Key Metrics to Monitor in Starter Kubernetes Setup

Raju Dawadi
3 min readNov 30, 2021

After doing a base Kubernetes cluster setup, the question arises, what if something is going wrong or what if some incident happens? Running a containerized application in the orchestrated environment is step one but monitoring the application and cluster is another important part. Even if we are using a managed Kubernetes cluster like GKE where we don’t need to worry about master nodes, autoscaling, auto-healing etc. But what if things go south? In this post, I will be sharing some of the base level monitoring we need to set up assuming we are using prometheus for the metrics.

image source:

For a quick monitoring setup, we can use kube-prometheus-stack charts from prometheus community which is a swiss-knife for starter setup. It combines Kubernetes manifests, Grafana dashboards, and Prometheus rules.

Let’s dive into key metrics and prometheus query. We can simply create a Grafana dashboard and integrate alerting from there which makes it much easier.

  1. Container Restart and CrashLoopBackOff: There could be multiple reasons for a container restart which we can dig later through logs but the monitoring makes us aware at least there is an issue somewhere when containers are restarting very often within a duration. The reason could be health check failure, Out of Memory(OOM), application error handling, node issue etc. We can set the restart count interval and severity based on the type of application.
  2. Pod in Pending state: To confirm a container in running state, it needs the mentioned(requests in K8s) resource which could be CPU, Memory. If the resource is unavailable in the nodes, then the pod will stay in Pending state waiting for the compute resource. Initially, when we are not sure of the resource being used by application, its pattern as well as hitting the auto-scaling limit of nodes, pods could stay in pending state.
  3. Pod termination reason: If everything is going as expected, pods will go off with the normal flow. But sometimes, a pod could get killed for an unexpected reason which could be error other than 0 from application, OOM etc. Alerting with these metrics helps in debugging the reason for termination. We can go through the kubernetes events or log later.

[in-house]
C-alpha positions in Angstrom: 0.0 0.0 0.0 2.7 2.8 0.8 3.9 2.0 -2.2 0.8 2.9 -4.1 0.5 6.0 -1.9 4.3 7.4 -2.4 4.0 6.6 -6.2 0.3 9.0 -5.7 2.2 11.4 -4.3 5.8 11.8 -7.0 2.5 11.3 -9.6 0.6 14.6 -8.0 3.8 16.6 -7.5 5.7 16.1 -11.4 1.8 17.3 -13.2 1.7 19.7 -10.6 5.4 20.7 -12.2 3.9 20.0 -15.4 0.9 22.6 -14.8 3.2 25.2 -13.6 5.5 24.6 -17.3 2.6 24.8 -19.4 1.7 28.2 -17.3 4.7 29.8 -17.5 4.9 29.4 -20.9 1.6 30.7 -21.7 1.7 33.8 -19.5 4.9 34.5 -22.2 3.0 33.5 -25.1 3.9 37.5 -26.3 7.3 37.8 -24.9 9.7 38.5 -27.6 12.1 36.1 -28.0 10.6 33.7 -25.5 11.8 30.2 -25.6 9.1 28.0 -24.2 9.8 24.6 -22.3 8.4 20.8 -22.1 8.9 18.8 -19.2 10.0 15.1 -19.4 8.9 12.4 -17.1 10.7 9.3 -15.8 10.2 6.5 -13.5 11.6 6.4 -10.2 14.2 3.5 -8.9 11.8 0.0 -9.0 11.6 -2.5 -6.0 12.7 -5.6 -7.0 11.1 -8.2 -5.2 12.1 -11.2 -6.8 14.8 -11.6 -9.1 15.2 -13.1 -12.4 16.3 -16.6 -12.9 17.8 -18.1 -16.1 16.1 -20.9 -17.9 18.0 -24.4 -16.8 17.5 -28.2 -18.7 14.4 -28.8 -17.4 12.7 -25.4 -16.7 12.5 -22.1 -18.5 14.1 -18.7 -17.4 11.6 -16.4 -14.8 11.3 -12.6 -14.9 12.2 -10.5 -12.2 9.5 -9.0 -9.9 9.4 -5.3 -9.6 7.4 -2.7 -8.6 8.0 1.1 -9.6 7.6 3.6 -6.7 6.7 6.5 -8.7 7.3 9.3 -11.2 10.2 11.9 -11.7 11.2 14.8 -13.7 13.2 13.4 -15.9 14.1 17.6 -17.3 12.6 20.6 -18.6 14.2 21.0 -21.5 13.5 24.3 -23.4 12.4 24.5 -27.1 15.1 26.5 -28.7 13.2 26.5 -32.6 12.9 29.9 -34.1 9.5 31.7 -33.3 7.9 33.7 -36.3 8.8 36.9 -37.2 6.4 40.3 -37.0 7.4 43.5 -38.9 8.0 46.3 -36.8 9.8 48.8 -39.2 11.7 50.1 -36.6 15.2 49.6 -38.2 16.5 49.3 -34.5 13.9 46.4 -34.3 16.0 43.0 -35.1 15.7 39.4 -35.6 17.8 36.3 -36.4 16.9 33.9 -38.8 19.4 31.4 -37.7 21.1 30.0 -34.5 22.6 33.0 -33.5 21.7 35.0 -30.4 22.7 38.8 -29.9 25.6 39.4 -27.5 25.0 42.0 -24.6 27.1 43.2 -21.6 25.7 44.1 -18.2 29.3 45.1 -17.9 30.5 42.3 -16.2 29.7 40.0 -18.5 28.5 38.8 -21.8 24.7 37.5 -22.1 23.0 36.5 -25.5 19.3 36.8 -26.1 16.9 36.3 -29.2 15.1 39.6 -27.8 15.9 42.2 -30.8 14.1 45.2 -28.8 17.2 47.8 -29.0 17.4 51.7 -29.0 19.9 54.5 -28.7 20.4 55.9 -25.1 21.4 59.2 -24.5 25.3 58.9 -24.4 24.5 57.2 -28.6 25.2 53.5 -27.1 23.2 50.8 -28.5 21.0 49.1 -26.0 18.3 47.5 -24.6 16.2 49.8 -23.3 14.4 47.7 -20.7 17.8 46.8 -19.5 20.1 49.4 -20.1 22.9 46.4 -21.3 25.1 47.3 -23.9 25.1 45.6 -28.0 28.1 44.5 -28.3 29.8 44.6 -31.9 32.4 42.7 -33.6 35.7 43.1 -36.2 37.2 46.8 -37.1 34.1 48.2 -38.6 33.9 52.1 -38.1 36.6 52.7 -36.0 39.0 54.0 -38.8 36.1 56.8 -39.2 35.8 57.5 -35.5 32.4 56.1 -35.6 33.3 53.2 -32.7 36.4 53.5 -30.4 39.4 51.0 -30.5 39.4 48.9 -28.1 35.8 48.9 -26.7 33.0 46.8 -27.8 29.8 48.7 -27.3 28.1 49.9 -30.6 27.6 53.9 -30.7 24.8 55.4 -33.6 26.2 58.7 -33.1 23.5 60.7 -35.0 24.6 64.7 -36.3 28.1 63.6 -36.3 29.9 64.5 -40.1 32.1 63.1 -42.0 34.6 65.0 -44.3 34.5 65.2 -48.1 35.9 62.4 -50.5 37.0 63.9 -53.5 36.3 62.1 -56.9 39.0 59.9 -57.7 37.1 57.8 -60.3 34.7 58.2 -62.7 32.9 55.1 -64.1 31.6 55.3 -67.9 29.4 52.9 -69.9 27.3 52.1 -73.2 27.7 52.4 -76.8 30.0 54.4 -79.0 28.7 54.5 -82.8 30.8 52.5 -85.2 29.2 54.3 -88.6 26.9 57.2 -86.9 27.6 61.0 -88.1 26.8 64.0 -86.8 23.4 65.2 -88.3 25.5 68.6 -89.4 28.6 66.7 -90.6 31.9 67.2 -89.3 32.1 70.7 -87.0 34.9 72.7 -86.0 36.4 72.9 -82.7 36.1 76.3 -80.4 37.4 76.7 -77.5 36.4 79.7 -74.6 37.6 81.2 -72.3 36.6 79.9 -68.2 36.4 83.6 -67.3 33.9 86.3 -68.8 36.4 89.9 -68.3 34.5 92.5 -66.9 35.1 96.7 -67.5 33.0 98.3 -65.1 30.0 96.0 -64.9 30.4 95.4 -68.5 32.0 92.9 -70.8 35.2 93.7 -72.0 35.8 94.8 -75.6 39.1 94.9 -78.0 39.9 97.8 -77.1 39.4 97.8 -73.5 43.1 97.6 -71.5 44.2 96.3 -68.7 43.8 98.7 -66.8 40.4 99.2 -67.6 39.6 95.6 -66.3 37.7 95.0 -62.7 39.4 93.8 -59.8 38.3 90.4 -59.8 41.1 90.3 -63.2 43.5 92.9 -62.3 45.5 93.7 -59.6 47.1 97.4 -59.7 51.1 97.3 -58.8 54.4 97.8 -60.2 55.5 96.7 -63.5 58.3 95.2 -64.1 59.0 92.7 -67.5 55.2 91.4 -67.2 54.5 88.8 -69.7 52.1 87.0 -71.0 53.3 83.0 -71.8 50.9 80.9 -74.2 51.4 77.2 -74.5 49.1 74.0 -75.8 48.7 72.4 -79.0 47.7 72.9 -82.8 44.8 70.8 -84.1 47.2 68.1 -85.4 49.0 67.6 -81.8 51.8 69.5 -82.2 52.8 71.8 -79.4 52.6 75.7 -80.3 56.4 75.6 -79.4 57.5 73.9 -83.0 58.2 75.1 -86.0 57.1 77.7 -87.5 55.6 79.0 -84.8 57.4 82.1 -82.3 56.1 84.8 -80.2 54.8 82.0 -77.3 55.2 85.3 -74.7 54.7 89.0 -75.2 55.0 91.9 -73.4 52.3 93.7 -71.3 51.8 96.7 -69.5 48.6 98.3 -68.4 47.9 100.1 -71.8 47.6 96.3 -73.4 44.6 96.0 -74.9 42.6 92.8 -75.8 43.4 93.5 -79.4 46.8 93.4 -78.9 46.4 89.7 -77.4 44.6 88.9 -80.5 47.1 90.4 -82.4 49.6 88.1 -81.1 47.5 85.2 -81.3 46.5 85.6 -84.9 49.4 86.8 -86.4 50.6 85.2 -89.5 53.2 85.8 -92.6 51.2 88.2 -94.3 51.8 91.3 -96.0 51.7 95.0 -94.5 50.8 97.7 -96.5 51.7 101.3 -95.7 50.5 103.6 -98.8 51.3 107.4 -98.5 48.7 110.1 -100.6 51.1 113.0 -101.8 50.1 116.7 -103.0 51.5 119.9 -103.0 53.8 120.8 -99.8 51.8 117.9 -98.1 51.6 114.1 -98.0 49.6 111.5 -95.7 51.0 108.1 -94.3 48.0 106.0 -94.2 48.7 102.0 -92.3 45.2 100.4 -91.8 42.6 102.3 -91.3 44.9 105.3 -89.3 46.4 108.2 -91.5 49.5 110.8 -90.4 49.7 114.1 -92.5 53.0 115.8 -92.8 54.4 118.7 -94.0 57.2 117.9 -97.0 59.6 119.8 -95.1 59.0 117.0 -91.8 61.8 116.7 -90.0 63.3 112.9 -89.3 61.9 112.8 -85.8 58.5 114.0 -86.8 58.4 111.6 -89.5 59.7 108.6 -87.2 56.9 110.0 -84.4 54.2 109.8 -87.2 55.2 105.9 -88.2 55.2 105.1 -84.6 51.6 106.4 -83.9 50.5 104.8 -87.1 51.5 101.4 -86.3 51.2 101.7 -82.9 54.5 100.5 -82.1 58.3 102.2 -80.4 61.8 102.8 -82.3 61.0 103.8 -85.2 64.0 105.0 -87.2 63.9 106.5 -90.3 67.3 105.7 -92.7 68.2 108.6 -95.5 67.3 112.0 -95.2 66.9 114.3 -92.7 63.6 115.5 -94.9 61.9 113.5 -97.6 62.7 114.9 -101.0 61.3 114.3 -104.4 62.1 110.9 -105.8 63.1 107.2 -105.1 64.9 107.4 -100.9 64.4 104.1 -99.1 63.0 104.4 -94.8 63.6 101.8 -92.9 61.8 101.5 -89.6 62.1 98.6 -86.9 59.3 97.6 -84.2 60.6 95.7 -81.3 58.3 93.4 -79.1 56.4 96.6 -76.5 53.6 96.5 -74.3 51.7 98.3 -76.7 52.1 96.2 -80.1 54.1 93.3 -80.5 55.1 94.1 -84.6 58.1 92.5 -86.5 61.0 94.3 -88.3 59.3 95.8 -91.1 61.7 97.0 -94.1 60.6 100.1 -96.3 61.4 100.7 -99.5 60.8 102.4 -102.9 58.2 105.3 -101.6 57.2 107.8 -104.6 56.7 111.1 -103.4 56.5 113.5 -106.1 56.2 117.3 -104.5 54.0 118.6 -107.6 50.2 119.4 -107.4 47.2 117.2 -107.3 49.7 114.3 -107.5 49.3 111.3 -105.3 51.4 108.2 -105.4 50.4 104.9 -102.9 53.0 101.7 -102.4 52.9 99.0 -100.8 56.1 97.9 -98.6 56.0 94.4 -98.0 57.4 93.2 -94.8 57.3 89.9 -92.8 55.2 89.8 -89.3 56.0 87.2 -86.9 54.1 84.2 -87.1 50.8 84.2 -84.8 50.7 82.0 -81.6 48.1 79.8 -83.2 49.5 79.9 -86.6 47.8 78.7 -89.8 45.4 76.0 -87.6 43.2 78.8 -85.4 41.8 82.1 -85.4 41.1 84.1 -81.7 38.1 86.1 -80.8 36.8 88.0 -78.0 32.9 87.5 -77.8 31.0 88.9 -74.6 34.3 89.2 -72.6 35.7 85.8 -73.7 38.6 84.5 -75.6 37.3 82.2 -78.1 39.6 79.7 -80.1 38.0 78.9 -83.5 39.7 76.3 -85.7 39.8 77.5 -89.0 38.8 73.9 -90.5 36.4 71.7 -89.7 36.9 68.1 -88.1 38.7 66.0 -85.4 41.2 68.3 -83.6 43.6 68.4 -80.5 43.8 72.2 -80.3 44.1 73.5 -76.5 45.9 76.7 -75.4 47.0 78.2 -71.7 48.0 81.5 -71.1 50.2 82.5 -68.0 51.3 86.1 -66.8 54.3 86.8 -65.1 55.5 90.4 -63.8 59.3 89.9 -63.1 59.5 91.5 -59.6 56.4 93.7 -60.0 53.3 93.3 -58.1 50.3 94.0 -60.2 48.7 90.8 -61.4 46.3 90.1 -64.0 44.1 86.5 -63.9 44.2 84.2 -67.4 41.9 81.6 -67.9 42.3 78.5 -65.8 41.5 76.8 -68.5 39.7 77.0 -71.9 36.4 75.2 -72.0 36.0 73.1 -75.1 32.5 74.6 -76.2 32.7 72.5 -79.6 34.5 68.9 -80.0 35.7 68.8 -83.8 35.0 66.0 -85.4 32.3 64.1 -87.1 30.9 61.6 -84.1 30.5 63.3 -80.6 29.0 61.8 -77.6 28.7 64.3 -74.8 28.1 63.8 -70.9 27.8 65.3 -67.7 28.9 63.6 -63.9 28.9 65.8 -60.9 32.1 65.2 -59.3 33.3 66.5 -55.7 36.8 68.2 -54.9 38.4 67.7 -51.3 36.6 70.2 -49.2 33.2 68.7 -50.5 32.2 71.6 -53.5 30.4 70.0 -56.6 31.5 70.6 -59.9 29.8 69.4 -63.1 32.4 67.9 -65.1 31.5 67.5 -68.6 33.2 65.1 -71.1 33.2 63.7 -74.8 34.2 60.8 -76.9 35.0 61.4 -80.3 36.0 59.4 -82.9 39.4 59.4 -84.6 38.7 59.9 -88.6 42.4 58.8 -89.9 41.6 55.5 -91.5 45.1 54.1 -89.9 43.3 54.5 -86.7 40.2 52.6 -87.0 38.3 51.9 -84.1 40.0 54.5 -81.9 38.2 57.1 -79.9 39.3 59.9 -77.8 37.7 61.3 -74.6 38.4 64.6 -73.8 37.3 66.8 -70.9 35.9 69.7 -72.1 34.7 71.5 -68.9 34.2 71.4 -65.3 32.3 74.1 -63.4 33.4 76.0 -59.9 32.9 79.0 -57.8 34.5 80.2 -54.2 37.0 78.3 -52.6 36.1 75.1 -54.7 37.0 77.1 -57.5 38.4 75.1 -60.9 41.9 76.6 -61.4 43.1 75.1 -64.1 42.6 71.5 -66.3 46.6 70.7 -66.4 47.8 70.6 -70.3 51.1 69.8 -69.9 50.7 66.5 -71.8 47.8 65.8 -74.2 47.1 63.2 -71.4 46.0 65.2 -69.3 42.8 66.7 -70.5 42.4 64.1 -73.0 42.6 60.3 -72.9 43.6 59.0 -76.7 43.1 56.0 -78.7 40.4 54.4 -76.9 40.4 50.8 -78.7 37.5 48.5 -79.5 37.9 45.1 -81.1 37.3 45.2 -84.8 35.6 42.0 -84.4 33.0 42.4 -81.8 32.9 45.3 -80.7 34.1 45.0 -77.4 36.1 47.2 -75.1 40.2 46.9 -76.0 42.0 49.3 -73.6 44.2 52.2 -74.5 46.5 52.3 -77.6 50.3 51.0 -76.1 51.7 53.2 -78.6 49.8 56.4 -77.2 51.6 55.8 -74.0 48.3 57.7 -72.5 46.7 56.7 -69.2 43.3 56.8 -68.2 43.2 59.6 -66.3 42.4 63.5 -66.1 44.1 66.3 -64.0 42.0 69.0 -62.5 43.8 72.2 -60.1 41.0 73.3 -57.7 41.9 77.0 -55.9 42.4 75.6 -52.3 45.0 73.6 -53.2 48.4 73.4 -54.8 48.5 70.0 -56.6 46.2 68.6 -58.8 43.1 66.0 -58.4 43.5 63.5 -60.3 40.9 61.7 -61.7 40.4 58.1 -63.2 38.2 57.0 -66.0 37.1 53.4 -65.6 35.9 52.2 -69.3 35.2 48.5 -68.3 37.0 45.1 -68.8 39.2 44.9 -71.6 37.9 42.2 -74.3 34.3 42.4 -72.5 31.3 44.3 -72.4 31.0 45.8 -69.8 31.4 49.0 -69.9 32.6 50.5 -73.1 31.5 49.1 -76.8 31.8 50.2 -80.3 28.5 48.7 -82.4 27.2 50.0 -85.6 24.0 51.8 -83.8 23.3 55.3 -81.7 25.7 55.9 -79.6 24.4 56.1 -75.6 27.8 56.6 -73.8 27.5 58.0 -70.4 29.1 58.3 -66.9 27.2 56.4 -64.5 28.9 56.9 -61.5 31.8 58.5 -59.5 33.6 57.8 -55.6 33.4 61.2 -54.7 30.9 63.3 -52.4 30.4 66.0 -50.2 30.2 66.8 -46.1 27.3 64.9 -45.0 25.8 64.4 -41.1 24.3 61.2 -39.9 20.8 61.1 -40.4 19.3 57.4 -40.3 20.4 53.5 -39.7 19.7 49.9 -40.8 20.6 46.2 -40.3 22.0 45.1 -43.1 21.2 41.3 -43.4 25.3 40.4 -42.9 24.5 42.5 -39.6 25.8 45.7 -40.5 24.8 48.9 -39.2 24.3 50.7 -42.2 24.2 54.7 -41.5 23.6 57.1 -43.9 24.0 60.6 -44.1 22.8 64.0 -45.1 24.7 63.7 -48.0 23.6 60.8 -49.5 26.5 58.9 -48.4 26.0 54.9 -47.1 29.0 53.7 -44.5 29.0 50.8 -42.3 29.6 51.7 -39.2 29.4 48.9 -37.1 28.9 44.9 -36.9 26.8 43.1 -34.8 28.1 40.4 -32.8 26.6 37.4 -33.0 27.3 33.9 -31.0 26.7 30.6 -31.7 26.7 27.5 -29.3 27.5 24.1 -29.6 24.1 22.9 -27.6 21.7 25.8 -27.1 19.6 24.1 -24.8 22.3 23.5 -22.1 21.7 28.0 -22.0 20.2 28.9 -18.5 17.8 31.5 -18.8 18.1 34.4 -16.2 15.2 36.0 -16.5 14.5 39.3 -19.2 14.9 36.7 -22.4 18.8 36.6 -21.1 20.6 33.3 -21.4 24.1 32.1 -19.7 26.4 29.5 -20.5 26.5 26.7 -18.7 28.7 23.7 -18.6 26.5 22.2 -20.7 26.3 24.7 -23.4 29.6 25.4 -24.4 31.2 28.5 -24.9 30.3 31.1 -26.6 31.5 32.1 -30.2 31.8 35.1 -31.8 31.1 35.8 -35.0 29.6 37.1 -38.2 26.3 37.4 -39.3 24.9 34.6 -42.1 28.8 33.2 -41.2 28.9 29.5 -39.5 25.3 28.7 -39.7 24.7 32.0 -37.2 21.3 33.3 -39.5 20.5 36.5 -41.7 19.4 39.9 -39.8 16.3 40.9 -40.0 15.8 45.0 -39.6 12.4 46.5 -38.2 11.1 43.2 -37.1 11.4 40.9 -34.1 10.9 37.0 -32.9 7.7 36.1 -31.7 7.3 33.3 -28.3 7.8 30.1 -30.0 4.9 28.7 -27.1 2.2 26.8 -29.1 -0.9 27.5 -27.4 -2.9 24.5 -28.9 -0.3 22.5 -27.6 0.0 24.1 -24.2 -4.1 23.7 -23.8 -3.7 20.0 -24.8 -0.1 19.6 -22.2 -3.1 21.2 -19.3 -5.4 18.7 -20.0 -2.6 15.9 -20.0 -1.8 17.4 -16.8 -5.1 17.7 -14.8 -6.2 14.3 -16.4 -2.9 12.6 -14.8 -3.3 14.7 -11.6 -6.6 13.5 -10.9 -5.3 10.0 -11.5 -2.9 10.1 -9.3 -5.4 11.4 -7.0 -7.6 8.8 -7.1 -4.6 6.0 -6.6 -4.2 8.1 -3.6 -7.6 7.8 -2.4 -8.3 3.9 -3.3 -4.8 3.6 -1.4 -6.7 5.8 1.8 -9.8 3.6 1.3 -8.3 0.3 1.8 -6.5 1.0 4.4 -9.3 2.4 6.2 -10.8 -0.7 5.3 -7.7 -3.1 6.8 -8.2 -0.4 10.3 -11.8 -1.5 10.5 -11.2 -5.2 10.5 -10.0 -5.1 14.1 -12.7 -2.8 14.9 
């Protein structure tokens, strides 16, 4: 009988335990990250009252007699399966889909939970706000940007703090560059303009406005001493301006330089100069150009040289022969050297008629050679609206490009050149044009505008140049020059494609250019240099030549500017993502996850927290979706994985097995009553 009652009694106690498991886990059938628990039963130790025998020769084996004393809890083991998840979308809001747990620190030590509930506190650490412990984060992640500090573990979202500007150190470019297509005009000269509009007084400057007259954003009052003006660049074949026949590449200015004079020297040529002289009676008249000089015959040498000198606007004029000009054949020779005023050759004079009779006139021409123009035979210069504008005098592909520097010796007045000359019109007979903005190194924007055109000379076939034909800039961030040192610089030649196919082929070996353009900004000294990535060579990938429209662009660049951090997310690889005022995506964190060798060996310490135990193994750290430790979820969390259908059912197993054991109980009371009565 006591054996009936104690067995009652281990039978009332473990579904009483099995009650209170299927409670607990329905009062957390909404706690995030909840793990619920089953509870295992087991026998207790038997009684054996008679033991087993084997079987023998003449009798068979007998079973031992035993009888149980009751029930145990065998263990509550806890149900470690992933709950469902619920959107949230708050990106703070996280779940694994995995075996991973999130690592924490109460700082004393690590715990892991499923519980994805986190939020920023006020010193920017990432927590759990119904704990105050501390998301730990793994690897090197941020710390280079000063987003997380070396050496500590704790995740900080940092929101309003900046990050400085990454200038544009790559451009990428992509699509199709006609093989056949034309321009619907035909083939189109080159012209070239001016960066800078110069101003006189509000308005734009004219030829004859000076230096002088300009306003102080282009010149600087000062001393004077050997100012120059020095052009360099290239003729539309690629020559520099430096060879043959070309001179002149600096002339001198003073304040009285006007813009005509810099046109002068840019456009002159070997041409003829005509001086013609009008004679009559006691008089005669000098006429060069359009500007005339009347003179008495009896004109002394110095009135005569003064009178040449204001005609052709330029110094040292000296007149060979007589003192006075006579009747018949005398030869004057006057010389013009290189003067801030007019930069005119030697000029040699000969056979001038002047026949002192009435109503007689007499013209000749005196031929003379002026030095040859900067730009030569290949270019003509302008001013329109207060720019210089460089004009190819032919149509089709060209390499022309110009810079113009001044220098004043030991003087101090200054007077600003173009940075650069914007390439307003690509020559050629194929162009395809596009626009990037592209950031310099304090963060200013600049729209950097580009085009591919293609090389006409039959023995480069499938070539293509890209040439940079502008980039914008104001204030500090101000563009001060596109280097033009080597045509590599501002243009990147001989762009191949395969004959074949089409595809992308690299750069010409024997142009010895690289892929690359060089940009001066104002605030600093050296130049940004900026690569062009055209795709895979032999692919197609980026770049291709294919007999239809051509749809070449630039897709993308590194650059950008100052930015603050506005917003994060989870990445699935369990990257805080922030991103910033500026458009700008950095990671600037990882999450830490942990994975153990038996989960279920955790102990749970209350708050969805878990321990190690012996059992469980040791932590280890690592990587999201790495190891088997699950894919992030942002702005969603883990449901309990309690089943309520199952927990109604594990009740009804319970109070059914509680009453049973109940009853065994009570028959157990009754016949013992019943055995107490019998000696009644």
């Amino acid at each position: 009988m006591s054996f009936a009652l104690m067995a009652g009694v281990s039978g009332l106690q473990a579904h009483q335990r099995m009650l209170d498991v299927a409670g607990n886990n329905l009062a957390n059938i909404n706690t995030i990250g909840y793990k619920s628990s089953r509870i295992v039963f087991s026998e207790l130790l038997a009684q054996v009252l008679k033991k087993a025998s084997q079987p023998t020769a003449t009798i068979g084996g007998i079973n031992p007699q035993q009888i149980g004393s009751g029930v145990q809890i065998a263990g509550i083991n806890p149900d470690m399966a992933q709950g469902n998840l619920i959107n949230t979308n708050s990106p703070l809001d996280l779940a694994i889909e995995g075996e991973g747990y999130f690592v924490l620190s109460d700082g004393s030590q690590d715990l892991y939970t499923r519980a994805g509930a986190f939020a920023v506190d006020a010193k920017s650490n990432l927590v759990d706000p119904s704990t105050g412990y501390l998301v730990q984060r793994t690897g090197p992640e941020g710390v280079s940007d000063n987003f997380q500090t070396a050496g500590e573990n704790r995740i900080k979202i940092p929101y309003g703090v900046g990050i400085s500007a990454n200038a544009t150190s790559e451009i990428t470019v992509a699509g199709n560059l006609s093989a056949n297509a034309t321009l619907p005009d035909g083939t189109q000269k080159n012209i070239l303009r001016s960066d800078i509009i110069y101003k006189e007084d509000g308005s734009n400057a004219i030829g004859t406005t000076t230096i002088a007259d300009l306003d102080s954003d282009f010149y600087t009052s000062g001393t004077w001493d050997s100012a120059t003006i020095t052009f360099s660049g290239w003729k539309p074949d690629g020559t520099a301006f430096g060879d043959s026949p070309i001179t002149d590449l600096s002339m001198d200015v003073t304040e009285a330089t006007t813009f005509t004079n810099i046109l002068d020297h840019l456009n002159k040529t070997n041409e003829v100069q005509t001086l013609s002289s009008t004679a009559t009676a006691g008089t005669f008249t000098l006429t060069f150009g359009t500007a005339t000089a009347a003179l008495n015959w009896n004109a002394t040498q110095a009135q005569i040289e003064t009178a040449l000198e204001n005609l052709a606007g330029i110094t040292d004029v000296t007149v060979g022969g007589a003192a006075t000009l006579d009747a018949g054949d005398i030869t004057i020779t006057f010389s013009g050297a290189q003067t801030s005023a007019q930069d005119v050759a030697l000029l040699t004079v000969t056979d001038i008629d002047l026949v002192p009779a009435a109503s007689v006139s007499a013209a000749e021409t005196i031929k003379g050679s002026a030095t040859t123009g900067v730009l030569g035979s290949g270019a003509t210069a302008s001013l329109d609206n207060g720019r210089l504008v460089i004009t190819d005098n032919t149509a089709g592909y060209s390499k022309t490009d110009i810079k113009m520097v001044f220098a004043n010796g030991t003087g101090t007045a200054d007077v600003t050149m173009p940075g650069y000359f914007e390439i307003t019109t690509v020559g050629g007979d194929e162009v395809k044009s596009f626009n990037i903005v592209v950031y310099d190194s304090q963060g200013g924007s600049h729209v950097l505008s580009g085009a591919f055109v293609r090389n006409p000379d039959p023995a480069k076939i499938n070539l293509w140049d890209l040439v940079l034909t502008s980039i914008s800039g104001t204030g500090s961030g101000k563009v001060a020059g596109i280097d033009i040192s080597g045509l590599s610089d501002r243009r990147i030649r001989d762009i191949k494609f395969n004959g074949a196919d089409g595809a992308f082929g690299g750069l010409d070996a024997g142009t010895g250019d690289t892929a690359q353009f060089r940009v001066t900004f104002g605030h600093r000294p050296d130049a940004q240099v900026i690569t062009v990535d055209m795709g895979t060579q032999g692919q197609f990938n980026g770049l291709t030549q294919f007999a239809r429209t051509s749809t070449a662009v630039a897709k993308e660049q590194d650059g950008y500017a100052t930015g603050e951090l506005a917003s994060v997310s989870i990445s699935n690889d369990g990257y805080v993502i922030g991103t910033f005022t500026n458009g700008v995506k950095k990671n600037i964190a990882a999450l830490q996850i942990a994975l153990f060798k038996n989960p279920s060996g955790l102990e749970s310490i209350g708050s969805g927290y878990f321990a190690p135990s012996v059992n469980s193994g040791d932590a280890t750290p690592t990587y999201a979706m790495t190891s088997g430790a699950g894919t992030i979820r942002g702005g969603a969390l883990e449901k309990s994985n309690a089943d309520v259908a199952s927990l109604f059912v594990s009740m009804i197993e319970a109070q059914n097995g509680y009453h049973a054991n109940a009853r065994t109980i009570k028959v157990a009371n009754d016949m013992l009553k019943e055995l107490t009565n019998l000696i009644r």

4. Ingress monitoring: Monitoring of the Kubernetes inside resources might not be sufficient all the time. The end result of running our application in the orchestrated environment is ultimately to provide a good user experience even in adverse case. By monitoring the ingress traffic, status code, data transfer rate, we can be aware whether the end users are experiencing issues or not. Let’s say if any user is waiting for 1 minute to get api response, we can’t get it from system metrics but it can be seen on load balancer or ingress side. If distributed tracing is set up or custom application metrics is in place, that could also help.
  5. CPU/Memory/Network usage of pod: Over and under utilization is not a good practice in terms of end user experience, cloud bills and application stability. Proper provisioning of resources based on the usage history of the specific set of application can give us the best. For this, monitoring of base metrics like, CPU, memory, network, disk i/o are very much helpful. We can also set auto-scaling based on the results.
  6. Node resource usage: When a node is under high pressure, this could cause abnormal behaviour of the containers running in the system. So, monitoring the disk, memory, cpu, and bandwidth utilization of the node helps us apply auto-scaling rules as well as choosing the right type of node.